The post “5 Million+” first appeared on the early black Washington News Daily.
For more than 30 years, my father was a black journalist.
Why? A newspaper editor told him that he wouldn’t be able to find any of his pictures.
“I don’t know any blacks on staff” when he arrived at the Washington Daily Press in Washington, D.C., in 1936, 75 years ago this month, his son Laurence wrote recently in a tribute posted to the magazine Black History Month.
“The black language was considered the most unpolished and powerful in the country, and was not even allowed on the editorial pages.”
My father, who documented the city’s black power struggle and subsequent explosion as a photographer, was an anomaly in newsrooms of the day — and still is to this day.
After founding a photography school at Howard University, he wrote several books about his experiences as a journalist and advocated for black journalists as federal government support tapered off and newspapers remained targeted as a costly medium for the government.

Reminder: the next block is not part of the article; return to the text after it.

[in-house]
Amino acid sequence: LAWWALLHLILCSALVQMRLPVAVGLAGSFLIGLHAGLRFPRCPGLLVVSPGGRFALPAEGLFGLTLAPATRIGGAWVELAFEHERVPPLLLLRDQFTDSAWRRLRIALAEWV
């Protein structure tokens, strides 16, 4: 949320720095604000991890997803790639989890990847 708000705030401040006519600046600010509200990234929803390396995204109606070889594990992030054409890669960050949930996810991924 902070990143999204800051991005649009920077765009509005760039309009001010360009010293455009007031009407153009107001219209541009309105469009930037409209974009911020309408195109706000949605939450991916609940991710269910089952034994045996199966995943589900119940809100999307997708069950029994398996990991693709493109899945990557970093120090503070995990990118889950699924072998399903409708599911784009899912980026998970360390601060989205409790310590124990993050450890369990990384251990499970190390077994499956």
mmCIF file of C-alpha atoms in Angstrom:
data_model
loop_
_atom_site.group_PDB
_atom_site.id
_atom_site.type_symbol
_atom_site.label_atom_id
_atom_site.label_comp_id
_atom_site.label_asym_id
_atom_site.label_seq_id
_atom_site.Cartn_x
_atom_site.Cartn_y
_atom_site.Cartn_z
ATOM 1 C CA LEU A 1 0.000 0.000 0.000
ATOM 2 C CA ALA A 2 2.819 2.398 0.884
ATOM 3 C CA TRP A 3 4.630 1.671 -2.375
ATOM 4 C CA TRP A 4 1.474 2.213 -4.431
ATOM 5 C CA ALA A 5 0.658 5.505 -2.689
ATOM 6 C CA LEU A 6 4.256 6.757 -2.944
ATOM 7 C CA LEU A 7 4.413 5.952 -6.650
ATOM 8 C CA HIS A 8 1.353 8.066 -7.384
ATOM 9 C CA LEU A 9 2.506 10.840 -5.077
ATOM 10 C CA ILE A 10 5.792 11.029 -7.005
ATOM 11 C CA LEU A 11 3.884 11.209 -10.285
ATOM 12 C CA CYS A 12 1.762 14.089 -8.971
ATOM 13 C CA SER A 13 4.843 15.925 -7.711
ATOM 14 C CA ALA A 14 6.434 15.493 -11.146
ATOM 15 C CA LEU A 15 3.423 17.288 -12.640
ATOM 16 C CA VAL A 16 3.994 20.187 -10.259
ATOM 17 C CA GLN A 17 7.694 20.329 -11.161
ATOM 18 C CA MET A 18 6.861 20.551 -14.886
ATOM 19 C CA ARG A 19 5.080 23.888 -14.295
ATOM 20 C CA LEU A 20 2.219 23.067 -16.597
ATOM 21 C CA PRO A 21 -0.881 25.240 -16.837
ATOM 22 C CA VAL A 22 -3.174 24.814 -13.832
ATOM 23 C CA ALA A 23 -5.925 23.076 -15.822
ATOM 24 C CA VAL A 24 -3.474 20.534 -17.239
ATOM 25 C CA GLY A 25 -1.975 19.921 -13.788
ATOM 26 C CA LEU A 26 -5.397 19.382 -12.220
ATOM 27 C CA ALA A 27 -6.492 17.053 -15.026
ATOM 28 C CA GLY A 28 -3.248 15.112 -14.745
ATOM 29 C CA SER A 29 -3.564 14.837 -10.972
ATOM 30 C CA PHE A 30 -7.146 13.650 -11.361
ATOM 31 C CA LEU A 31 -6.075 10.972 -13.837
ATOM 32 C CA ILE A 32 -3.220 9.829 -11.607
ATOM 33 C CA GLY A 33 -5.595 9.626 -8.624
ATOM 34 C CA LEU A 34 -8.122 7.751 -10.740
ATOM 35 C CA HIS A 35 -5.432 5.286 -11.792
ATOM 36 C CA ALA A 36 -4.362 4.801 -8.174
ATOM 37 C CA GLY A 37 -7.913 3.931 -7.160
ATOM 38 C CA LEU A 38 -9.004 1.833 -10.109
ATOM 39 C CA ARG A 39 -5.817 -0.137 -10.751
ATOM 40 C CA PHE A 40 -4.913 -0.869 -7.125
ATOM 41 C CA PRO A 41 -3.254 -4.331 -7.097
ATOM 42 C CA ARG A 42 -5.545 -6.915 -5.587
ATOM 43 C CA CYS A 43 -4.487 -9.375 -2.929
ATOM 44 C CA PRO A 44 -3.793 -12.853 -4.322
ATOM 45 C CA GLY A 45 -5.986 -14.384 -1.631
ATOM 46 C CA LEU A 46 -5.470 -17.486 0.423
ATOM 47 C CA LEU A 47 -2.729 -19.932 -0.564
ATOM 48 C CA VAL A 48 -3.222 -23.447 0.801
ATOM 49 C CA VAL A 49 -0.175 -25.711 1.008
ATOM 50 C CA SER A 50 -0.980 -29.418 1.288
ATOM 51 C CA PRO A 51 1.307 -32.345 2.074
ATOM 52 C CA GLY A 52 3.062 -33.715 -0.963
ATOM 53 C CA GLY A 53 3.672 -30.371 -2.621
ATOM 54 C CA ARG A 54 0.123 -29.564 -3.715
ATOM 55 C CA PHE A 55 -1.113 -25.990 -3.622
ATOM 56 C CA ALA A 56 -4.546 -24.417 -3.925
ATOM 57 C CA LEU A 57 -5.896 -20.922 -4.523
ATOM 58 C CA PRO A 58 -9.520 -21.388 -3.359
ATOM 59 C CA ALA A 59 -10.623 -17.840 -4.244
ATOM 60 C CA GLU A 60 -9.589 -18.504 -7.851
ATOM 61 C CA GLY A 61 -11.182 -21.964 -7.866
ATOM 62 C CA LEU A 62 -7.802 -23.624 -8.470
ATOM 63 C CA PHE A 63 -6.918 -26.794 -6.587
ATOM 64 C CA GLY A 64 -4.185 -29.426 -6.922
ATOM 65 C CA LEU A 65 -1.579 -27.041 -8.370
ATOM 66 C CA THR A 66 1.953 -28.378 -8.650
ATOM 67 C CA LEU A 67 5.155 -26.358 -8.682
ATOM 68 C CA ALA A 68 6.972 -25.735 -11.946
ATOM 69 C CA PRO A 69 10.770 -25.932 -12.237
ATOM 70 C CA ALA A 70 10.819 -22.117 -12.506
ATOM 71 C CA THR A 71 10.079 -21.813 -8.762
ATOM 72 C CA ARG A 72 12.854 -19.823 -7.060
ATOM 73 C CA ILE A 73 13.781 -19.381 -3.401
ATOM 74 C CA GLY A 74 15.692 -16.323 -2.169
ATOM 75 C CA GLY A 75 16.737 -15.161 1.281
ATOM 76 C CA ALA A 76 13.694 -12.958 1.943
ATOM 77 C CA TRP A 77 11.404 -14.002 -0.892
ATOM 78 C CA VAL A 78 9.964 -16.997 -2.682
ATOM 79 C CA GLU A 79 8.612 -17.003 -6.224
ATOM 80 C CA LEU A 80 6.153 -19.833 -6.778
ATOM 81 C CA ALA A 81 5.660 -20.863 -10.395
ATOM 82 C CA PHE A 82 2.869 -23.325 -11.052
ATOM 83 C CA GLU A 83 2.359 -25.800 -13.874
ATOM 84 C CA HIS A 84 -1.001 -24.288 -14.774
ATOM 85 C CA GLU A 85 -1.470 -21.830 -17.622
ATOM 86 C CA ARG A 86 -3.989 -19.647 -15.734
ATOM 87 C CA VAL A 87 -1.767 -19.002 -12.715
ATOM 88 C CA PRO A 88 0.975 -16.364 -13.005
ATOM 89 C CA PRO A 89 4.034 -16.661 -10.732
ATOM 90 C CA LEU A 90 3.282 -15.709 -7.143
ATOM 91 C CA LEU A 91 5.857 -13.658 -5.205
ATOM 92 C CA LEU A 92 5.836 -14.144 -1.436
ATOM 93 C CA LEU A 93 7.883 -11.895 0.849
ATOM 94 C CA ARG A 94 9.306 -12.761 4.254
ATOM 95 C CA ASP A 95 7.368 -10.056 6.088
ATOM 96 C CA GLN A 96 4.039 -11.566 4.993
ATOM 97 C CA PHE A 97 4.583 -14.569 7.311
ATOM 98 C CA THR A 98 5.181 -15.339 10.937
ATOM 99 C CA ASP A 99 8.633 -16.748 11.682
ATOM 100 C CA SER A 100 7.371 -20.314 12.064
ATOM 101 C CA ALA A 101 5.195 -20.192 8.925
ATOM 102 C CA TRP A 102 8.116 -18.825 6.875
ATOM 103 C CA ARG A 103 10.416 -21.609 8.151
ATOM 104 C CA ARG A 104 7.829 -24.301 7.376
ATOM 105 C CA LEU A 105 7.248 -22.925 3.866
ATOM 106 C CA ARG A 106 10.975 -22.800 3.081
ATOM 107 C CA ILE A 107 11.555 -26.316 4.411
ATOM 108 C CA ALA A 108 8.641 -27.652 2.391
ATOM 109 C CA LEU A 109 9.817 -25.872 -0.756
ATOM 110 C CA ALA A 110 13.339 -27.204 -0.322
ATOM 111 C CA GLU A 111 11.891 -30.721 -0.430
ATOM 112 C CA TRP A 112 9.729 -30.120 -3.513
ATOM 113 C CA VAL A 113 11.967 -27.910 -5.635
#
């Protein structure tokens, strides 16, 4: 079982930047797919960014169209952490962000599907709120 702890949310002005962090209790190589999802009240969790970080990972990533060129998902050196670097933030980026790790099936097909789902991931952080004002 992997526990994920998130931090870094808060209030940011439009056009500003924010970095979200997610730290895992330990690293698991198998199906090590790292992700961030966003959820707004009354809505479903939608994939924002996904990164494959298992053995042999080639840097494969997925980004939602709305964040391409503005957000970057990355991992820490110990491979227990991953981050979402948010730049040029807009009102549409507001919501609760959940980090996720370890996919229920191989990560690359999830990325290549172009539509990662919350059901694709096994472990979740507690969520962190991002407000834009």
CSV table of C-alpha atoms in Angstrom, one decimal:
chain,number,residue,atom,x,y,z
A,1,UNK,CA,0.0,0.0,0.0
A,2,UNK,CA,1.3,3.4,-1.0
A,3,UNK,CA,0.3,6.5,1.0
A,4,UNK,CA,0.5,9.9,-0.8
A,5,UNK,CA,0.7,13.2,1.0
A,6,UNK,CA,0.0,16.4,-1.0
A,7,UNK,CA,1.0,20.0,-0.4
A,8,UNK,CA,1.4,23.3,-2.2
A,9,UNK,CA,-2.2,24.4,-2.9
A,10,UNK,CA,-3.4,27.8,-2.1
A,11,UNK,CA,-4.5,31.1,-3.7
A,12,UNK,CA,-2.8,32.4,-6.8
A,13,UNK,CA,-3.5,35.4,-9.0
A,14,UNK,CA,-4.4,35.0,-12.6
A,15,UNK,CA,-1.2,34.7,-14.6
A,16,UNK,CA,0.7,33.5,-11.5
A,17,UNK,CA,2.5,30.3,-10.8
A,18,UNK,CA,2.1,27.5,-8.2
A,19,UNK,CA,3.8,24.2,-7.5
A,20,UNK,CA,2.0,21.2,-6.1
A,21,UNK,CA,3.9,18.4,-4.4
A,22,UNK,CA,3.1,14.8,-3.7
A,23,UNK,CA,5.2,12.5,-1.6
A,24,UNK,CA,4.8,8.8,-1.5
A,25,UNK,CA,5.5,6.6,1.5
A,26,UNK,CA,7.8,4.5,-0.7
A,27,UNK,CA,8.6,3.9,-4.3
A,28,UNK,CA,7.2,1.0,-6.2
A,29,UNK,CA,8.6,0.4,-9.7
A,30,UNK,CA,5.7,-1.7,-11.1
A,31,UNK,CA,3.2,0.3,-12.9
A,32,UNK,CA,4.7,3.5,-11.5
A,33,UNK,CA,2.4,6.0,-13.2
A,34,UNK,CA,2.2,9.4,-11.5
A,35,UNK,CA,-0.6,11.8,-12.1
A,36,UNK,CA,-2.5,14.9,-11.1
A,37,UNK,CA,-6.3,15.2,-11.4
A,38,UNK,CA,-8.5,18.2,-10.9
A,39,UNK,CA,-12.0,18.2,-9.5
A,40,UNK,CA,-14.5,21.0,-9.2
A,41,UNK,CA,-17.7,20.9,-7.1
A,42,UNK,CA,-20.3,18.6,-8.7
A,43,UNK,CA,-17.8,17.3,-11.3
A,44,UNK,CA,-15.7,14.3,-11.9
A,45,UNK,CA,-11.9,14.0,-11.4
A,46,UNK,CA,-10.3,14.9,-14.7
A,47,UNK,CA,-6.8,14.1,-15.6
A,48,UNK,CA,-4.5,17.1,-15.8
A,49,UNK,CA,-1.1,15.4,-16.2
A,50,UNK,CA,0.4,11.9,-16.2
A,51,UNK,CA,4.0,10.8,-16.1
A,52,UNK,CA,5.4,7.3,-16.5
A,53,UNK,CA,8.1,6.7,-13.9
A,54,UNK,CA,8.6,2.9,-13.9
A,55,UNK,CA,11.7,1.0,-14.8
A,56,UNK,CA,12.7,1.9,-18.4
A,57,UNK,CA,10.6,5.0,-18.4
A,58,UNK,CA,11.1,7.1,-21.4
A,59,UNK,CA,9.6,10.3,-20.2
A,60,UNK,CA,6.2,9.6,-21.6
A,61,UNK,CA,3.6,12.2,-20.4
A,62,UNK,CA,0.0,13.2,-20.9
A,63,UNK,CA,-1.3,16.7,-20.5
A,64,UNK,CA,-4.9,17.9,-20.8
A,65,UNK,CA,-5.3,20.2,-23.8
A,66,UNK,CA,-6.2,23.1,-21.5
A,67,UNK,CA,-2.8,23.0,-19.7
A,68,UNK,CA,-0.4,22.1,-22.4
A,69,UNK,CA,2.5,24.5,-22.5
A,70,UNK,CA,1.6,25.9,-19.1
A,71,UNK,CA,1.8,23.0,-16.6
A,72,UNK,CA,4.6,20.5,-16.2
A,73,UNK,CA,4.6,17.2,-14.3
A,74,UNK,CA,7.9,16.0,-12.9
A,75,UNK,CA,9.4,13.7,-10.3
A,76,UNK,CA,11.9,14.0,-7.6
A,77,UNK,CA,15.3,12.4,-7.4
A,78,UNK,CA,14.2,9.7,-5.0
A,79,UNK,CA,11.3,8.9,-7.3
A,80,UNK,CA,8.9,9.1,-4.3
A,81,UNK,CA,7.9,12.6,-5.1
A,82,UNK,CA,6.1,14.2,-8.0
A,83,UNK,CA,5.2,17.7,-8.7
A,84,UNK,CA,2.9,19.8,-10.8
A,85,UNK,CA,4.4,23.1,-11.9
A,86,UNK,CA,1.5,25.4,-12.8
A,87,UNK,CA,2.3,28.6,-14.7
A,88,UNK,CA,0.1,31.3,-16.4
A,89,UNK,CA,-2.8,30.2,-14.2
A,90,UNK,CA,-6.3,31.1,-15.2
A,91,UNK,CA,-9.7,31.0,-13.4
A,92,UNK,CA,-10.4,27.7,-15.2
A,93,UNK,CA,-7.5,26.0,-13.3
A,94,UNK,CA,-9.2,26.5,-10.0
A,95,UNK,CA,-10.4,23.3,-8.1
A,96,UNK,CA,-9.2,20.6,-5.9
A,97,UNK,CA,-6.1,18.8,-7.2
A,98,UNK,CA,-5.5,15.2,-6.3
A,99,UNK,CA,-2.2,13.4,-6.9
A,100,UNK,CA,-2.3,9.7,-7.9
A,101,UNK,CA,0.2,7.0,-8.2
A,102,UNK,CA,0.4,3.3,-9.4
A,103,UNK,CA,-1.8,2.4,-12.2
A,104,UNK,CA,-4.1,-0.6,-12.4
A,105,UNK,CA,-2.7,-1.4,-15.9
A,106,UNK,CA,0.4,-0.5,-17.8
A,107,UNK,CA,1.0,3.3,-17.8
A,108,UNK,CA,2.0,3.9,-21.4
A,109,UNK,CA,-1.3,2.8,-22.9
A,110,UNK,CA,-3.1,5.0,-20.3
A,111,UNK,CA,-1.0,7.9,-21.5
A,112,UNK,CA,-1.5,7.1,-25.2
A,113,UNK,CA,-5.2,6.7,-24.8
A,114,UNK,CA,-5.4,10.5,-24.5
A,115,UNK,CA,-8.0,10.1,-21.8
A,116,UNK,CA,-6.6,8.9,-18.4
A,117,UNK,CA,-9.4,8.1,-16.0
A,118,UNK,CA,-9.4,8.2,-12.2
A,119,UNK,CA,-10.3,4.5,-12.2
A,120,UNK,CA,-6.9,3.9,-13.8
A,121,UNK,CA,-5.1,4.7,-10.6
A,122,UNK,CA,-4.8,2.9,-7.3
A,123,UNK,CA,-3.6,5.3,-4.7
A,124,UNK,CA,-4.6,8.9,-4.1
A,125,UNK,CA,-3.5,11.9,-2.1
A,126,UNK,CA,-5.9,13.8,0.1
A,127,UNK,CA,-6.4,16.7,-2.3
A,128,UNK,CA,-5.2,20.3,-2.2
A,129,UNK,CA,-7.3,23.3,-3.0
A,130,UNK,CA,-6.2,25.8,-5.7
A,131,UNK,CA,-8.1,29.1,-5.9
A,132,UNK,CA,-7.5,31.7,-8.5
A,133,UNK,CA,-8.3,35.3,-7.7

And he kept on.
“He did this by building an arsenal of equipment and transforming his garage into a workshop. He even constructed his own photographic gear. At the same time, he understood that working in a newsroom, even as a black photographer, would be a constant struggle. Blacks were seen as unprofessional, aggressive and impulsive,” Laurence wrote.
“His goal, he believed, was to do whatever it took to provide photographic evidence of the political and social injustices black people suffered.”
By the time I was a teenager, my father had retired. Even then, he kept bringing home photos.
On one assignment, he returned to a school newspaper office to find two white editors — one a historian, the other a religious person — reading his stories about the Civil Rights movement in the late 1950s.
Though I didn’t know what they were reading, the resulting headlines offended me. So I went home to write a rebuttal, all the while keeping the editors at the Daily Press in the dark.
But when I do the school newspaper now, I no longer feel the need to correct the white editors. Because when I see the accompanying photos, I can’t help but be moved by his work and happy he had the courage to do it.